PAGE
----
Wouldn’t you say that you’re tired of reading papers that simply focus on the genetic potential of ecosystems based on the presence or absence of genes and gene pathways? Instead, how about thinking of contemporary systems in the context of their long term selective pressures that have resulted in evolutionary modifications to microorganisms over millions of years? We demonstrated the utility of this concept in our paper The significance of nitogen cost minimization in proteomes of marine microorganisms (ISME 2012, 6, 71-80), where we demonstrate that nitrogen limitation is a major selective pressure acting on the genomes of open-ocean microorgansims. We found that 1) amino acid sequences from the open-ocean are reduced in N, but increased in average mass compared with coastal-ocean microrganisms, 2) an increase in average mass of amino acids is a function of increased A+T codon usage, and 3) the compounding effect of higher A+T codon usage can lower the total cellular N budget by 2.7-10%…. So what does this mean? It means that over millions of years, nitrogen limitation leaves a significant mark on how open-ocean microbial communities function in the modern ocean and that nitrogen limitation is a stronger selective force than previously thought.
Annual 10m depth nitrate concentration for the worlds ocean.
Much of our research builds on the ideas of this seminal work. See below for our current and past projects
Transcriptomic Adaptations to Nitrogen Limitation
Nitrogen limitation can affect the genome architecture of organisms over geologic time, but what are the contemporary adaptations to these long-term selective pressures? This work investigates the effects of nitrogen limitation on the primary transcriptome of Prochlorococcus MED4 (in collaboration with The Chisholm Lab, MIT)
Project Lead: Robert Read
Regulatory Mechanisms of Nitrate Dissimilation
The fate of oxidized forms of nitrogen (i.e., NO3– and NO2–) to reduced forms of nitrogen (i.e., NH4+, N2O, or N2) depends on a variety of factors but is of major importance for nitrogen loss (as N2O or N2) or nitrogen retention (NH4+) in ecosystems. This work investigates the effects of carbon to nitrogen ratio and subtrate concentration on pathway selection during nitrate dissimilation (respiratory ammonification versus denitrification) in a newly discovered soil microorganisms, Intrasporangium calvum, which possess a dual-pathway for nitrogen dissimilation (in collaboration with the Stahl and Winkler Labs, UW; Sullivan Lab, UNR; Blank Lab, USDA-ARS).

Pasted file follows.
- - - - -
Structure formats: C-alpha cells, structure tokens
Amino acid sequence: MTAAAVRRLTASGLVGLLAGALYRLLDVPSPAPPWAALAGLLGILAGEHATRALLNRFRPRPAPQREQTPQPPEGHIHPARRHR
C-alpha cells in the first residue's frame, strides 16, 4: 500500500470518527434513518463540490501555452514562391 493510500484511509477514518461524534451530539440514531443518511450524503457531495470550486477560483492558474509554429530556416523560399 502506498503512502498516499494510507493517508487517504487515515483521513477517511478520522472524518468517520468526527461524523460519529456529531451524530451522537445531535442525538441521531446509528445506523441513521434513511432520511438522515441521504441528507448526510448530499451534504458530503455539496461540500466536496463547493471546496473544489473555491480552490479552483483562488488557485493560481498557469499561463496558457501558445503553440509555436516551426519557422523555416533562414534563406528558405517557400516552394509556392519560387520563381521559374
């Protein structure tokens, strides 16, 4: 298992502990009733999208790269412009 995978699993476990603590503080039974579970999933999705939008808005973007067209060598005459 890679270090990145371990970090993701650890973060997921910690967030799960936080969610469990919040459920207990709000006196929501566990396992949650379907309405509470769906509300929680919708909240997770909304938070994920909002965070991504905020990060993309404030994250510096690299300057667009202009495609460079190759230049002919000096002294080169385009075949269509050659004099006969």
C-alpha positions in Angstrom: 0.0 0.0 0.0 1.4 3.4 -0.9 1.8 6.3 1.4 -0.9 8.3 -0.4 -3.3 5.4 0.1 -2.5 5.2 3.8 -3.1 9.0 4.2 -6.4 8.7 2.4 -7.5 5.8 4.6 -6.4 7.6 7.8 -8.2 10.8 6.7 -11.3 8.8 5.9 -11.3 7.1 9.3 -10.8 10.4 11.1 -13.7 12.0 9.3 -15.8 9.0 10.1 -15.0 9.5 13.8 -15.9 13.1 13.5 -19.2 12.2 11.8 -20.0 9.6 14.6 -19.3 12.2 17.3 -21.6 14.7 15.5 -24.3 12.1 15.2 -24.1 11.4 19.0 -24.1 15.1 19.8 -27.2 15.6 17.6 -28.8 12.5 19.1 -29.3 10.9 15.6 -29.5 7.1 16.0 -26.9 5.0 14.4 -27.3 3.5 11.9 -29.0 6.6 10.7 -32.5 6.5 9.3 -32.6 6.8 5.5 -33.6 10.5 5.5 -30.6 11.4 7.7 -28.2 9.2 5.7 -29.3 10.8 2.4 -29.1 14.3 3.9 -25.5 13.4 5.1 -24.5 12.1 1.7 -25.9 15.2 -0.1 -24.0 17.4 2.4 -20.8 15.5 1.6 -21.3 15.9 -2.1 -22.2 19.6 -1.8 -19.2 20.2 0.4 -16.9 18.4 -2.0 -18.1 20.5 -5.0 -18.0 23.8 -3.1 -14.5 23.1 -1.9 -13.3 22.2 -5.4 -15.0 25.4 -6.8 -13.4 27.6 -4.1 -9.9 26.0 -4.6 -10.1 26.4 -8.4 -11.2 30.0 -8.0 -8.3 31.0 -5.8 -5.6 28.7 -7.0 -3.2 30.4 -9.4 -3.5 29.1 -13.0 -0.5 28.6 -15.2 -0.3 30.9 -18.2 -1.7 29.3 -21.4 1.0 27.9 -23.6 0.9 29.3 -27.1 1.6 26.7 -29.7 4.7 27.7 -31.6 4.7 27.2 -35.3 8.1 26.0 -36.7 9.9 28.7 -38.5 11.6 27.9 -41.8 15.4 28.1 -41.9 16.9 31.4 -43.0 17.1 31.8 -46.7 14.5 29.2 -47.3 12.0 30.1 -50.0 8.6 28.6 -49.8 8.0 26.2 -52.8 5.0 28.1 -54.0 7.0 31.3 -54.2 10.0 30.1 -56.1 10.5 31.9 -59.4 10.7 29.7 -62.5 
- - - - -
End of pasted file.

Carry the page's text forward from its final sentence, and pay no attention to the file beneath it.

Project Lead: Dave Vuono
Molecular Responses of Diatoms to UV Exposure
Diatoms in the southern ocean experience tremendous environmental stress from UV exposure. This work investigates the effects of UV exposure on the transcriptome of Corethron hystrix to enable gene discovery.
Project Leads: Robert Read and Iva Neveux
Multiplexed real-time microbial growth measurments, usually performed in small volumes in 96-well plates, are extremely powerful for understanding microbial growth rates under different environmental conditions. When these data are paired with molecular-based tools, results can be even more powerful, but are restricted to sample volume. Scaling up in volume for molecular analyses in serium vials and balch-tubes for studying anaerobic metabolisms requires laborious and tedious manual measurements. We are developing a real-time microbial growth quantification instrument using open-source, software driven automation, remote visualization, and data aquisition. We are currently beta-testing.
Project Leads: Dave Vuono, Bruce Lipp (AIC) and Carl Staub